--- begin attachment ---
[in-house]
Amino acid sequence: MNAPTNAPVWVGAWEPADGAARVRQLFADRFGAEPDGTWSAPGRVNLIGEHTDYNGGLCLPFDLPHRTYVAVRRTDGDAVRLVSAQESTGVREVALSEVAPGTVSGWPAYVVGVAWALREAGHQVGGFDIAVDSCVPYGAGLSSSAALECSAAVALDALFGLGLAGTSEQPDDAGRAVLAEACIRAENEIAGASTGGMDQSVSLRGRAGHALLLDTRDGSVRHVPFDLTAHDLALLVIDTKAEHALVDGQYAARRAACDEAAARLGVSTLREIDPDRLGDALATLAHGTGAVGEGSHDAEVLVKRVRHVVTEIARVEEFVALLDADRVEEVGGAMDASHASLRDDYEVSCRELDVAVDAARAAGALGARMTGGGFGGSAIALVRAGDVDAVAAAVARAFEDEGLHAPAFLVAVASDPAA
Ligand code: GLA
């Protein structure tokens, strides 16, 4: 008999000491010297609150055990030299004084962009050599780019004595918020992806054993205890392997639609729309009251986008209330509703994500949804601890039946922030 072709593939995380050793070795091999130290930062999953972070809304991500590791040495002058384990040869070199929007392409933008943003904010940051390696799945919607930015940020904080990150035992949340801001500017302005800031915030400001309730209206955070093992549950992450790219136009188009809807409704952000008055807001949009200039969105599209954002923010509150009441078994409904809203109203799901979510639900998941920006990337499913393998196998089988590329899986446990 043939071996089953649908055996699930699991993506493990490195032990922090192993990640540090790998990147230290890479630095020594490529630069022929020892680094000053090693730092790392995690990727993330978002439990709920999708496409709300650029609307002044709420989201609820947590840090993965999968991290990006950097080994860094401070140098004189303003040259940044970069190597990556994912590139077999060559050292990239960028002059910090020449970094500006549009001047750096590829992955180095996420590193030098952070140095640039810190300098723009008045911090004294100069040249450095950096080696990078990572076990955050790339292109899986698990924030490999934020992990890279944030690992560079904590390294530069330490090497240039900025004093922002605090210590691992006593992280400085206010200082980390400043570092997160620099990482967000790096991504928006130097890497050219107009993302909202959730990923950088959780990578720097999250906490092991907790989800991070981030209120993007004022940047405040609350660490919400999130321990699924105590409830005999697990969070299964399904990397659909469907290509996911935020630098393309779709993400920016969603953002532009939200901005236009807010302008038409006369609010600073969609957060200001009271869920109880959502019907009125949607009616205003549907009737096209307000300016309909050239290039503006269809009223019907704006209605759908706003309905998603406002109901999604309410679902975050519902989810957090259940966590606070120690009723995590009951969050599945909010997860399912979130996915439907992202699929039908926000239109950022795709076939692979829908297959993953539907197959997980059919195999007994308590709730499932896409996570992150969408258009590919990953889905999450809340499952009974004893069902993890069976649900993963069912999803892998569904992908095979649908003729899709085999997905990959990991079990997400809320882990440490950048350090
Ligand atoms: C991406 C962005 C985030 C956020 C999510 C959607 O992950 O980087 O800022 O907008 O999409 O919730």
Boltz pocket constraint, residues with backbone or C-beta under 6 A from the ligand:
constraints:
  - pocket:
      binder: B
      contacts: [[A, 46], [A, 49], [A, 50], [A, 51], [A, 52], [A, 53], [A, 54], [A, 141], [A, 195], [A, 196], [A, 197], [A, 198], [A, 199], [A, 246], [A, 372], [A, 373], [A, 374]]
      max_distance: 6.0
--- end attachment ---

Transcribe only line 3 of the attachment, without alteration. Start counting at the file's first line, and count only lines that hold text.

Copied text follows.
Ligand code: GLA